kiosk

(redirected from telephone kiosks)
Also found in: Dictionary, Thesaurus, Encyclopedia.
Related to telephone kiosks: telephone directory

kiosk

A small, freestanding retail location within the confines of another business or in the common areas of a shopping center. Kiosks represent a method of significantly expanding real estate income without raising rents or building more space.The term is sometimes used to denote only self-service locations,with the attended sites called carts.(For more information see the Web site of the Self Service and Kiosk Association, www.selfservice.org.)

References in periodicals archive ?
If the IRA had a 30-minute window from the time of planting the bombs to their detonation, l defy anyone who says that they couldn't have got to a working telephone kiosk and phoned through a warning about the impending explosions.
Dave Harper, 43, a production engineer at Mangel in Kinmel Bay, is designing the mould for the 200 telephone kiosks.
By selecting images carefully, we conveyed the excitement of dance in posters on buses and telephone kiosks.
Since 1759, the company has produced cookers and pillar boxes, ships' winches and telephone kiosks.
Hamed's face also appears on buses and telephone kiosks across the Big Apple.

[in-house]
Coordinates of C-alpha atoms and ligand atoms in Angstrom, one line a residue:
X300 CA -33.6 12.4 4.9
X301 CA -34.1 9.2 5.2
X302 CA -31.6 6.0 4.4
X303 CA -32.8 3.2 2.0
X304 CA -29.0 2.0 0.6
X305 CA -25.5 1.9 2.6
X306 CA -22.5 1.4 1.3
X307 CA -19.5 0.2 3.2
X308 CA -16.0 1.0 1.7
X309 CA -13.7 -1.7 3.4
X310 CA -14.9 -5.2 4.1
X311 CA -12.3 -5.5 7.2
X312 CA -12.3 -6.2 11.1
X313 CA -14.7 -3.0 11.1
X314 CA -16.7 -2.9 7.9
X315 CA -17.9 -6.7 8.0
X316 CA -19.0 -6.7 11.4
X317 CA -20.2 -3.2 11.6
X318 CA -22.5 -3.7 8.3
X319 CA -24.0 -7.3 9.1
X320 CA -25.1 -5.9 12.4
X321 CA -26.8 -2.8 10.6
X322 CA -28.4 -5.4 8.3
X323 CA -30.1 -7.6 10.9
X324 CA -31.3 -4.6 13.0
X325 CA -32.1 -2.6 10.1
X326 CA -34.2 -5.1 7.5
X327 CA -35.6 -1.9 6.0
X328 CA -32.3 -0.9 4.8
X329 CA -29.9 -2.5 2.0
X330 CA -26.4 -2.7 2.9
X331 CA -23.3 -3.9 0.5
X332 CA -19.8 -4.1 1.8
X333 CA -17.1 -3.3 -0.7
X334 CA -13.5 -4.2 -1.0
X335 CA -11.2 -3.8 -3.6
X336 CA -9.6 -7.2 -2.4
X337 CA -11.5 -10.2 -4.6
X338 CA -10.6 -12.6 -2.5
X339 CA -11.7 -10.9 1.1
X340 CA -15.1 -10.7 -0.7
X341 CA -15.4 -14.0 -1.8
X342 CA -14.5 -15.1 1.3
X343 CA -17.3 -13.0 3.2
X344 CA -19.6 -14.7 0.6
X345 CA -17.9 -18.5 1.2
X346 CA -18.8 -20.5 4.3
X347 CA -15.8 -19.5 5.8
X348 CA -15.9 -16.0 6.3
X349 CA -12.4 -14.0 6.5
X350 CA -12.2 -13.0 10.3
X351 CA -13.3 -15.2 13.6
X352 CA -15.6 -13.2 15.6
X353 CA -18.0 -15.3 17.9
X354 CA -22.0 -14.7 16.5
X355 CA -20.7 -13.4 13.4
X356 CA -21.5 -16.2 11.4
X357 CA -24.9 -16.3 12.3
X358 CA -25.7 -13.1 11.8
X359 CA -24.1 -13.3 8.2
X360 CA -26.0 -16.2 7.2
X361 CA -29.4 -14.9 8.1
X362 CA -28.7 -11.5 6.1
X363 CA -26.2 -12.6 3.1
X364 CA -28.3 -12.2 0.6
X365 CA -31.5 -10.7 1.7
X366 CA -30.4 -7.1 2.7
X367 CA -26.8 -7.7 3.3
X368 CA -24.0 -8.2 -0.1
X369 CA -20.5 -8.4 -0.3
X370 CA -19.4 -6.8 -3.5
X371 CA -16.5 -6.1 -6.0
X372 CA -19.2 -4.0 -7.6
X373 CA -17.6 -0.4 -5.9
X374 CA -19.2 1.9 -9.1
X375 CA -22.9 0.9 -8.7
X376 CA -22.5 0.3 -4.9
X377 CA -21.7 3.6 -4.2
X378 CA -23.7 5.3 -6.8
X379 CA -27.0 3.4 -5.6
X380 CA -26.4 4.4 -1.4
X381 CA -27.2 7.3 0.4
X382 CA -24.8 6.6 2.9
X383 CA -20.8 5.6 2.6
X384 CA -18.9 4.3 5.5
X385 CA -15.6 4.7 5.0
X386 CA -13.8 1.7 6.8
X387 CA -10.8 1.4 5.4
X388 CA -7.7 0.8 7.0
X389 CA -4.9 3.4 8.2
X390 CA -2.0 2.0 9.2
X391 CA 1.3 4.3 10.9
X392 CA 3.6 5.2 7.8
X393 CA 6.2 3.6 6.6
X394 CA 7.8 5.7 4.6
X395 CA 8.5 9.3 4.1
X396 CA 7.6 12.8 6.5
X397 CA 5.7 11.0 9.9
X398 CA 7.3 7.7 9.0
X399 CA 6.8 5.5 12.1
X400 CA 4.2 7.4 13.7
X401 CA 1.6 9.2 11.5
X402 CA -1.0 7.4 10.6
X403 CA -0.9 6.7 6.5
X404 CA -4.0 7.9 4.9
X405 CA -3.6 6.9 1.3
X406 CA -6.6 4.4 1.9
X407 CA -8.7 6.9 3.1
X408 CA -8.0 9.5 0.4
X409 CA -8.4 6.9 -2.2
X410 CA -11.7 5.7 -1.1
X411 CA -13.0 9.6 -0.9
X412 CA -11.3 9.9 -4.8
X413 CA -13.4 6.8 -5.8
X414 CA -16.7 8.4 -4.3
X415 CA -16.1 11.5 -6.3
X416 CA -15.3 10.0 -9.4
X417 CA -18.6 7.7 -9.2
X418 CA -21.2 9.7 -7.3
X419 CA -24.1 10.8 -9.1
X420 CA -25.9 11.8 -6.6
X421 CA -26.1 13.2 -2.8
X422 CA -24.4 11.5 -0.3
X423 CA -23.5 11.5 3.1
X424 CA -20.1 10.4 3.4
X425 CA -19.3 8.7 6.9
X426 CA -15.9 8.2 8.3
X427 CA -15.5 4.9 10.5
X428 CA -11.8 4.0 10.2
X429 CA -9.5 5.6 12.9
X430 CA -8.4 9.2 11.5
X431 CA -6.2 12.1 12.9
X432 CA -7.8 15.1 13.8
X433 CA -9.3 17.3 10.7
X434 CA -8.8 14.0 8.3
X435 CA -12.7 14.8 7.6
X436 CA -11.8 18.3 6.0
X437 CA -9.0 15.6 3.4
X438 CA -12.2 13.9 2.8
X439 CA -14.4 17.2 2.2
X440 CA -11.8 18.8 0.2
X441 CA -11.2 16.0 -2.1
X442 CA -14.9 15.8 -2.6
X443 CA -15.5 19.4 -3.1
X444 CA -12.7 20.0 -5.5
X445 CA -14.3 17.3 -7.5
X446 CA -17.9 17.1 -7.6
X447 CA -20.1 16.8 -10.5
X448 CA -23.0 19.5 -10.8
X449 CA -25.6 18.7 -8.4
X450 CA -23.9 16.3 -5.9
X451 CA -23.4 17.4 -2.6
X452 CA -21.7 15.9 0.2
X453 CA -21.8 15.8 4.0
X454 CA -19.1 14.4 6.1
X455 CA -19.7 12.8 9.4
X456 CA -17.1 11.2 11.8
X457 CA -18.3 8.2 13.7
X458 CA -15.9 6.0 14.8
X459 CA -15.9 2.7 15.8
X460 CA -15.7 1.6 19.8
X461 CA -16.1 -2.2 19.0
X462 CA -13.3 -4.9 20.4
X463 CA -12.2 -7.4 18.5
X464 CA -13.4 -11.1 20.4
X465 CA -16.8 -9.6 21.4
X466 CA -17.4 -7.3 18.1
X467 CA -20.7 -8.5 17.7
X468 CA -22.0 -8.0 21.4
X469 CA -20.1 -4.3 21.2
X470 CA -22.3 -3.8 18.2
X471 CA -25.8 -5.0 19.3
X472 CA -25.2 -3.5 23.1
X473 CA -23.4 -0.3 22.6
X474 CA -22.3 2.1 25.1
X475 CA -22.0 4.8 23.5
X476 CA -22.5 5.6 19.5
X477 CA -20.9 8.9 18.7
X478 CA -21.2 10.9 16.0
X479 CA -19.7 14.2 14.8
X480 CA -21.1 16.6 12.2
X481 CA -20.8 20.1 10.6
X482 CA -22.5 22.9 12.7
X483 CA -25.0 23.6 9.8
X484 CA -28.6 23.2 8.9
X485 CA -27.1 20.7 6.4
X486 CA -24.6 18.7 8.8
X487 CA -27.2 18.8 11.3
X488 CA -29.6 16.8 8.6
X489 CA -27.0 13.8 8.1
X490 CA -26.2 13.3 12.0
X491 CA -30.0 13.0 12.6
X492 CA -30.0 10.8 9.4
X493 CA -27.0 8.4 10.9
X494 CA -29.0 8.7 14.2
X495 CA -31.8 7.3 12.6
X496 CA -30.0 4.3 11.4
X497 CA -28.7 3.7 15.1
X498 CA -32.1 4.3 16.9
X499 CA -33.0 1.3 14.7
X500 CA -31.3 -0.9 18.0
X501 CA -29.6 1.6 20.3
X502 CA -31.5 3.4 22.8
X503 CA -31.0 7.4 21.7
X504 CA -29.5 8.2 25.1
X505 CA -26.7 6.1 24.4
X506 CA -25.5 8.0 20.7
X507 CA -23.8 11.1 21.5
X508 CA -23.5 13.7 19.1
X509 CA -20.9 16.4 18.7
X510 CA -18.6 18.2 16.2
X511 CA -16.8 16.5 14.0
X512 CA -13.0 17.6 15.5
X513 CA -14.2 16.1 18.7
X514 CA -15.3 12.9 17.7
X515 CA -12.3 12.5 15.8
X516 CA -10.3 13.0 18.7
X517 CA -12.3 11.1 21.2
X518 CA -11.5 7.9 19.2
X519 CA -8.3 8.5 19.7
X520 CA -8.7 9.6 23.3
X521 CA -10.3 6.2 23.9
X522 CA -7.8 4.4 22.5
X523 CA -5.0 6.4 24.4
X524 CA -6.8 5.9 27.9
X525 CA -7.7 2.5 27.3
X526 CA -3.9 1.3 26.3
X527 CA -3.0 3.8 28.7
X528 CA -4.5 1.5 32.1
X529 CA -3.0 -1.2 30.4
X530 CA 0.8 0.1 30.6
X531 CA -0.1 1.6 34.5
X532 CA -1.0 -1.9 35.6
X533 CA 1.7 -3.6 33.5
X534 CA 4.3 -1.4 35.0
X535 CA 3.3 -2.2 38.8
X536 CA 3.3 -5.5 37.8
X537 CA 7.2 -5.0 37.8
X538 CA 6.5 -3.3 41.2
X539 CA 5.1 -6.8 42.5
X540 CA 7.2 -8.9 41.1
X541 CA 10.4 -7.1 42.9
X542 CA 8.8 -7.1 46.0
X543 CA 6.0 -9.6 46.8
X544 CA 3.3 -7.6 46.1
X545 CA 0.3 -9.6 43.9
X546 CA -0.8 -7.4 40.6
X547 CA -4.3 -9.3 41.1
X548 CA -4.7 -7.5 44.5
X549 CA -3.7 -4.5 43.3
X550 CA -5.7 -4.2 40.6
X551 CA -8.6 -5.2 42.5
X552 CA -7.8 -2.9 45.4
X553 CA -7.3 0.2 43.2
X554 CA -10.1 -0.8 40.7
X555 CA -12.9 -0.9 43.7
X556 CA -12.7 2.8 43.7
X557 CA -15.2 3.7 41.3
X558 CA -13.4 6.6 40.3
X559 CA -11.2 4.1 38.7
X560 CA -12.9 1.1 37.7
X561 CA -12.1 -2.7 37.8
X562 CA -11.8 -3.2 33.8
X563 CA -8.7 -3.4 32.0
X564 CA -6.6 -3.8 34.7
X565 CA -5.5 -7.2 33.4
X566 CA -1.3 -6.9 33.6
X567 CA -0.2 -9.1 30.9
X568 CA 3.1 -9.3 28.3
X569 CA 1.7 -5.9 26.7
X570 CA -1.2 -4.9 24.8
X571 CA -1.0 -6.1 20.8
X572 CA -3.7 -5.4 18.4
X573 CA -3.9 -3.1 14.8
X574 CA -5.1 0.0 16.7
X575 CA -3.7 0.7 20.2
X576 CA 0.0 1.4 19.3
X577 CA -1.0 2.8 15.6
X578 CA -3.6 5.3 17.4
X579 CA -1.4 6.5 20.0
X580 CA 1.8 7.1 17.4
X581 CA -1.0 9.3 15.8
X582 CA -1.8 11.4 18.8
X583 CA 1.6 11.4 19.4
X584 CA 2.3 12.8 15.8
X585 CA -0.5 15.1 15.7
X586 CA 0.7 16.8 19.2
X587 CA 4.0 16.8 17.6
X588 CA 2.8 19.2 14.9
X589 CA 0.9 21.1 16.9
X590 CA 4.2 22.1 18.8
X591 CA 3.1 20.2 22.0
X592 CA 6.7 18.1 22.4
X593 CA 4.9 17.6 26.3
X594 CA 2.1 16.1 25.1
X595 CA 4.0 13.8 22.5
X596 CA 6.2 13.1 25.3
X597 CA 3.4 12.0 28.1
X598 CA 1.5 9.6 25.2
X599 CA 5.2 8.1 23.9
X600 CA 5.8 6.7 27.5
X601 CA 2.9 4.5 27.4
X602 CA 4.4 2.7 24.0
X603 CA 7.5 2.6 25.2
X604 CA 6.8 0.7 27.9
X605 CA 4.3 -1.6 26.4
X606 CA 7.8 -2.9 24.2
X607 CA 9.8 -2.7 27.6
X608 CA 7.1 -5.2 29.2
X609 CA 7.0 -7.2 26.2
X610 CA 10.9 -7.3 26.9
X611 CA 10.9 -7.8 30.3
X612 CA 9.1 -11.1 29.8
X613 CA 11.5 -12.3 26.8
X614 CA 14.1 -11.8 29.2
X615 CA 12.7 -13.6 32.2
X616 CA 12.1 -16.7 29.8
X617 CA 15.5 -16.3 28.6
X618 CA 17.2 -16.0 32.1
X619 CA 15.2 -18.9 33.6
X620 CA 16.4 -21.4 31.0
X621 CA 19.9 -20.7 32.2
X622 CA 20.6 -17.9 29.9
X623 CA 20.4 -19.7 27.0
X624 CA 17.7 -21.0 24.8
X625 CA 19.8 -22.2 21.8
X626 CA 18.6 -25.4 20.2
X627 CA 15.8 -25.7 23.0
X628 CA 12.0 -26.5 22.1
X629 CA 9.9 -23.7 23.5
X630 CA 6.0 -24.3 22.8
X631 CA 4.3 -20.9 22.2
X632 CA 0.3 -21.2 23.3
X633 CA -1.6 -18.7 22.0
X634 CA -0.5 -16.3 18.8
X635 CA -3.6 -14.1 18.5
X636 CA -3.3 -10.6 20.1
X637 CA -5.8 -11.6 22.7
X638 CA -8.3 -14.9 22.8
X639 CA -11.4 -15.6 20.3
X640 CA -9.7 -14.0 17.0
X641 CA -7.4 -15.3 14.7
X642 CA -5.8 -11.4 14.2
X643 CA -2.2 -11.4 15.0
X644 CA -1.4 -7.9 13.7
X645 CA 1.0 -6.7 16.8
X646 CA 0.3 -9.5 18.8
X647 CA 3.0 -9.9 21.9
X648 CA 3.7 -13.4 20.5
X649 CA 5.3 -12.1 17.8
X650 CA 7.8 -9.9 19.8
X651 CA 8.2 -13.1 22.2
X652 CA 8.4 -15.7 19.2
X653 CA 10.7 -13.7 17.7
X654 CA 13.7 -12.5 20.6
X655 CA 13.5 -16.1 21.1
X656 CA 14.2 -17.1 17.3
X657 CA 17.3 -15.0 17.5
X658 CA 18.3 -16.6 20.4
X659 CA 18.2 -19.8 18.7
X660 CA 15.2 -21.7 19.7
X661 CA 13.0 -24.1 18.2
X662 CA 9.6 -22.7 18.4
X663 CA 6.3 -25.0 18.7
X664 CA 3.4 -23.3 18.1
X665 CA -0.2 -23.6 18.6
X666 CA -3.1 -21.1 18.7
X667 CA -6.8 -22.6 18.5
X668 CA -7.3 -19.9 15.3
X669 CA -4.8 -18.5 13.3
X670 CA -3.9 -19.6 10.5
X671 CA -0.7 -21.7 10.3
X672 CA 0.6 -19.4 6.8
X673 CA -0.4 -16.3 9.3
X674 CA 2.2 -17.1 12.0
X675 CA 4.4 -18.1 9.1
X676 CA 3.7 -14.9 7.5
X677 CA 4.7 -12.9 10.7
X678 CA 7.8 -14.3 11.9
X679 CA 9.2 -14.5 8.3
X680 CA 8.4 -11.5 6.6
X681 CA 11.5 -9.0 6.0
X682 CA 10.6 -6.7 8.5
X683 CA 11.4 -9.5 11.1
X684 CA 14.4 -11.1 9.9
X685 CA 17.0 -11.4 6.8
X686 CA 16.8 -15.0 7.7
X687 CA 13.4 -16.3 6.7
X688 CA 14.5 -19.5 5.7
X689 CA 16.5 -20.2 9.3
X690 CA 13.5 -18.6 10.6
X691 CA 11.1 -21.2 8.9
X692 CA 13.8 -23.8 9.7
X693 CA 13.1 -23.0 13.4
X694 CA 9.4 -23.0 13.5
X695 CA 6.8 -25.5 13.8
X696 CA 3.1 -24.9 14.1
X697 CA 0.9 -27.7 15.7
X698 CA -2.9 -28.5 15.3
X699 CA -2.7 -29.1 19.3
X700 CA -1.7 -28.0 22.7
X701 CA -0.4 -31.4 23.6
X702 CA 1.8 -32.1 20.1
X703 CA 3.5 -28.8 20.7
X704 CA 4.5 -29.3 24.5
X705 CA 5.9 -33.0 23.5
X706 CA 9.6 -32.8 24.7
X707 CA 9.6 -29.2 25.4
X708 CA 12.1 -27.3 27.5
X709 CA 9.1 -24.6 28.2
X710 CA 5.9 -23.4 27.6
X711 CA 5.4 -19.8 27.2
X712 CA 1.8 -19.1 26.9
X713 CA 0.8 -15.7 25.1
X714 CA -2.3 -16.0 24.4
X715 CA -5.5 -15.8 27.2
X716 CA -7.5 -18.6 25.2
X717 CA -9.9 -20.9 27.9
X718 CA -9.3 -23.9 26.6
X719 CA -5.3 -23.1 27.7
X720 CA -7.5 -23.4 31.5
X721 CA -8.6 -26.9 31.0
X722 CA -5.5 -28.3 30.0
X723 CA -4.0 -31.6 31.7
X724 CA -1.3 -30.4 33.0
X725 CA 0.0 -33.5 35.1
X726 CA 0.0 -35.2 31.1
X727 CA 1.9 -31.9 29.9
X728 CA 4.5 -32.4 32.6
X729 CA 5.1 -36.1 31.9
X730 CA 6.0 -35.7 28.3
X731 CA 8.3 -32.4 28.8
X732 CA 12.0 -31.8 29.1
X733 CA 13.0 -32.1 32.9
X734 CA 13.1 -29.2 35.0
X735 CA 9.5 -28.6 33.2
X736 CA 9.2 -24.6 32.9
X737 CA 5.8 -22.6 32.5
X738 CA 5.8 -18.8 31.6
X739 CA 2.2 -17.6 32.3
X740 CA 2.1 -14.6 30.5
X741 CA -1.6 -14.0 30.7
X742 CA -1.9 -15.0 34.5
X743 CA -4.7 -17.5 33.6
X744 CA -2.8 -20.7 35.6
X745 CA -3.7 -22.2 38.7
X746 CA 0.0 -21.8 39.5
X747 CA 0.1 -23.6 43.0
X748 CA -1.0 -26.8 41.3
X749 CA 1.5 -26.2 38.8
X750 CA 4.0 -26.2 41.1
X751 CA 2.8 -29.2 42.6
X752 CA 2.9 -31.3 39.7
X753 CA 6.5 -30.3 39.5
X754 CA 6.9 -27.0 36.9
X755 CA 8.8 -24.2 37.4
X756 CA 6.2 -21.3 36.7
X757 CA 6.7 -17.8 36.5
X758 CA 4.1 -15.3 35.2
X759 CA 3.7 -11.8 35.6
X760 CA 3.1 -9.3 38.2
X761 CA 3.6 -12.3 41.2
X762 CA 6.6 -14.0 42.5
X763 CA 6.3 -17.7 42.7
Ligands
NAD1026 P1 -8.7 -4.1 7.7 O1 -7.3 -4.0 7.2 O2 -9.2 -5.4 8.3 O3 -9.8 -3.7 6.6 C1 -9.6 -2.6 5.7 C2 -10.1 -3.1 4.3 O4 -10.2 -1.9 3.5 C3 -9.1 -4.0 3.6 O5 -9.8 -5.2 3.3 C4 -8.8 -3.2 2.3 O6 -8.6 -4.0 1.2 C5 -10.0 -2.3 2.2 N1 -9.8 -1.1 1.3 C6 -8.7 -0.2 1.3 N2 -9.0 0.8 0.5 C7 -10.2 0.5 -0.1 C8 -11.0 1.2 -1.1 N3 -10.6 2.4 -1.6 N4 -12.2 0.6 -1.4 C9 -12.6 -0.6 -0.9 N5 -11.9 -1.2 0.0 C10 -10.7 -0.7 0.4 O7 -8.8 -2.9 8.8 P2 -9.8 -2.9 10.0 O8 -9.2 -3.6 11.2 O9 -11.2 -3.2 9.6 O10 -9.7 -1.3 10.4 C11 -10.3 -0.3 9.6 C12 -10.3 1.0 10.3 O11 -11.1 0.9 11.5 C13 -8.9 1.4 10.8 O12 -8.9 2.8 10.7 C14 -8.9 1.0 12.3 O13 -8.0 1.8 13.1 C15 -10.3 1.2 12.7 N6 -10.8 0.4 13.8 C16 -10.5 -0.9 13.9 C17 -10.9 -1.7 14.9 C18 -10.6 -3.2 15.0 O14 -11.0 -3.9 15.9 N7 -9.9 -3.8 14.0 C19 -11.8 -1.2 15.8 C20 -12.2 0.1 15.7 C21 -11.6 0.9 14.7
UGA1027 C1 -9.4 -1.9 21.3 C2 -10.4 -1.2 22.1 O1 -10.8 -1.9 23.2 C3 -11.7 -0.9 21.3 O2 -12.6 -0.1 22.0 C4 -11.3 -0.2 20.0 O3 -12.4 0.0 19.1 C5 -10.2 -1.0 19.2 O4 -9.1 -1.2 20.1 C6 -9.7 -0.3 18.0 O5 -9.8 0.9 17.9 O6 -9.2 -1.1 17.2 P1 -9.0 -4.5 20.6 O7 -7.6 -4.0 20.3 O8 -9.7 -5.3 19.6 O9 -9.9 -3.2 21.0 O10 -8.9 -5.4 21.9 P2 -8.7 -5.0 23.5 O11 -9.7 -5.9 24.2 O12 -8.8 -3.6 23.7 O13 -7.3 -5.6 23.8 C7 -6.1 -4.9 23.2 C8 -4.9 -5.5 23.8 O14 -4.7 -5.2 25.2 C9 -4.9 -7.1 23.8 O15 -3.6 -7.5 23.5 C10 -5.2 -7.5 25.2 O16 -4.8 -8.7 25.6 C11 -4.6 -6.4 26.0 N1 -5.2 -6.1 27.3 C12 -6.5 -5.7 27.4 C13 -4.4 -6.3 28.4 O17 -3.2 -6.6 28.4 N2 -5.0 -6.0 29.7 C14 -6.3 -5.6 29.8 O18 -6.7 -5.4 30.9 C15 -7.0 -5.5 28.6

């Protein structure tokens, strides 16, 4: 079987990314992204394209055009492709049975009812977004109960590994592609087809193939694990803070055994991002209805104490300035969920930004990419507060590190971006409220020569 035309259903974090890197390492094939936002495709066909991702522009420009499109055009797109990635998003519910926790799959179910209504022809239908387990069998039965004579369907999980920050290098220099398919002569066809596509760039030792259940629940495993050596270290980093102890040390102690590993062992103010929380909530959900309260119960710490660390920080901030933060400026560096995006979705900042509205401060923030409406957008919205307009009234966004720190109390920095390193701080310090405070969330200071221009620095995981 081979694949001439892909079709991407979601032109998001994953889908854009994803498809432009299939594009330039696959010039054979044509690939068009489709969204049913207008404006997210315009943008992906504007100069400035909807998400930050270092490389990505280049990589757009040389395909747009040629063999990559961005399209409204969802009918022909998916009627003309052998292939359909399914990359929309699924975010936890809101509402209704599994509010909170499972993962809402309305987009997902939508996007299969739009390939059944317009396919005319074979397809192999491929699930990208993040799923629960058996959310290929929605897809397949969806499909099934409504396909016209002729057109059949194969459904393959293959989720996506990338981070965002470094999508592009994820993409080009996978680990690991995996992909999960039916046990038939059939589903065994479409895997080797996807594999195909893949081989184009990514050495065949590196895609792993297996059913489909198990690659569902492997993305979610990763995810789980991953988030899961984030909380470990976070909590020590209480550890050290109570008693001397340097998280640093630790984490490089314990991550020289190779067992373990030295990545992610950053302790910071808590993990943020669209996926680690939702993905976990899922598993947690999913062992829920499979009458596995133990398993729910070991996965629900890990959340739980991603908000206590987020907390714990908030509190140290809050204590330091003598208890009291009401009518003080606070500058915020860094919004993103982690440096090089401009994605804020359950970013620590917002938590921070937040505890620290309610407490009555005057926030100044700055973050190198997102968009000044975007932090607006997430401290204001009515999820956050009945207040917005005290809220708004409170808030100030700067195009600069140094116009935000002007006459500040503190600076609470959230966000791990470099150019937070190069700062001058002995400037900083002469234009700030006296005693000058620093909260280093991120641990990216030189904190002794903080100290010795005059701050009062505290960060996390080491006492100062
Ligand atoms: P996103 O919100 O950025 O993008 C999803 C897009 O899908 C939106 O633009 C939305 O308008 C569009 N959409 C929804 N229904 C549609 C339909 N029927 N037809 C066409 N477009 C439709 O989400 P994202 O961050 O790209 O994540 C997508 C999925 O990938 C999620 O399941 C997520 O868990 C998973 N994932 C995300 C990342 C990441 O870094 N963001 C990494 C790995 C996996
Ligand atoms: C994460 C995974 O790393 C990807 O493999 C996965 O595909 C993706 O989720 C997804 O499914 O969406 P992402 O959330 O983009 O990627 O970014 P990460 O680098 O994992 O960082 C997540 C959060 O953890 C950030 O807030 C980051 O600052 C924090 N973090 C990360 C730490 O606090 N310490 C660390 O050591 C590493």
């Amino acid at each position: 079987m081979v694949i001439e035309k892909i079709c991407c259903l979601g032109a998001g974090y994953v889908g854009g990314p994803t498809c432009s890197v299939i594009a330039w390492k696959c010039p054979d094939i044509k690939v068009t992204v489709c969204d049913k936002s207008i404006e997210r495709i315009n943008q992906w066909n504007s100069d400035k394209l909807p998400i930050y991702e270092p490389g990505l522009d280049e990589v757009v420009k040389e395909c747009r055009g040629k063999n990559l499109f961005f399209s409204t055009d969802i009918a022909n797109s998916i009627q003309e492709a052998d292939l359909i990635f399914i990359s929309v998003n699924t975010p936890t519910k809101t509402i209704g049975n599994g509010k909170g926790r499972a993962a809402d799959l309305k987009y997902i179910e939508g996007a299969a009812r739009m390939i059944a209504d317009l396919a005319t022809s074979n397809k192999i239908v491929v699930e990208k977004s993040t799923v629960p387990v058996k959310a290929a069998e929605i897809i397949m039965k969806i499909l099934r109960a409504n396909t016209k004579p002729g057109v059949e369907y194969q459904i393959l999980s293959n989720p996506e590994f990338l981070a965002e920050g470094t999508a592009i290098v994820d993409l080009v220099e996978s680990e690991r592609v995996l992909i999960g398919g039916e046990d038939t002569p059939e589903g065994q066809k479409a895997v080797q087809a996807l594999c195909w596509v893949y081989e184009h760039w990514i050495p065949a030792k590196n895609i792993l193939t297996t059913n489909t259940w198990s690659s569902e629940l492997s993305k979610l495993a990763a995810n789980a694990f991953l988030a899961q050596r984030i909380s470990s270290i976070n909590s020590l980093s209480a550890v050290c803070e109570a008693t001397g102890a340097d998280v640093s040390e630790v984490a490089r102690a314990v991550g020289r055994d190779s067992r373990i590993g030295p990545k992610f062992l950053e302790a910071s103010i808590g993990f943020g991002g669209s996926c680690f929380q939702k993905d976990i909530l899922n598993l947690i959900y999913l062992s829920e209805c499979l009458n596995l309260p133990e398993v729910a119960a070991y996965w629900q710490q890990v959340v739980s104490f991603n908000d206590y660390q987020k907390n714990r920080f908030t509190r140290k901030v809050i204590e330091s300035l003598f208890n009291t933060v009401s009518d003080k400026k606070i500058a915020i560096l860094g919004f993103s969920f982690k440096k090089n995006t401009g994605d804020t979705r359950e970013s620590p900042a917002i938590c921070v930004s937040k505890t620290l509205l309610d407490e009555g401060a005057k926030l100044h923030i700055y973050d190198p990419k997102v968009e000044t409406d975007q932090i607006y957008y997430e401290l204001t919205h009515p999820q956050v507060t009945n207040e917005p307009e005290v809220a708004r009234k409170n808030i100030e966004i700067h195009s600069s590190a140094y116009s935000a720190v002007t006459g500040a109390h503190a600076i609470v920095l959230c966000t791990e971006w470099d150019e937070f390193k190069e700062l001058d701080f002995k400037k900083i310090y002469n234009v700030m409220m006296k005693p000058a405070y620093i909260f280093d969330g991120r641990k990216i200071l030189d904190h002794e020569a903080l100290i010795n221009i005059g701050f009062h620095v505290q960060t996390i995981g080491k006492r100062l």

There will also be an ad appearing on telephone kiosks in Manhattan for one month promoting Forbes as "The 1 to Buy" beginning today.
POLICE are calling for information after thieves stole cash from nine telephone kiosks in Gateshead and Newcastle.
Mrs Hall, who is a candidate for the town in the forthcoming local election, said: "Following a number of complaints from concerned residents in Elland regarding the cleanliness, both inside and out, of the two telephone kiosks at the end of Southgate I have taken this matter up with BT.
WHO is responsible for cleaning out the two red telephone kiosks in Lime Street, opposite St George's Hall?
A spokeswoman for BT said: "While it is essential that we continue to review and re-align the provision of a public payphone service, we also recognise the historical significance of the red telephone kiosks to communities across the country.
But a new edict extending the privilege to telephone kiosks, the post office and, most controversial of all, the canteen queues has caused uproar.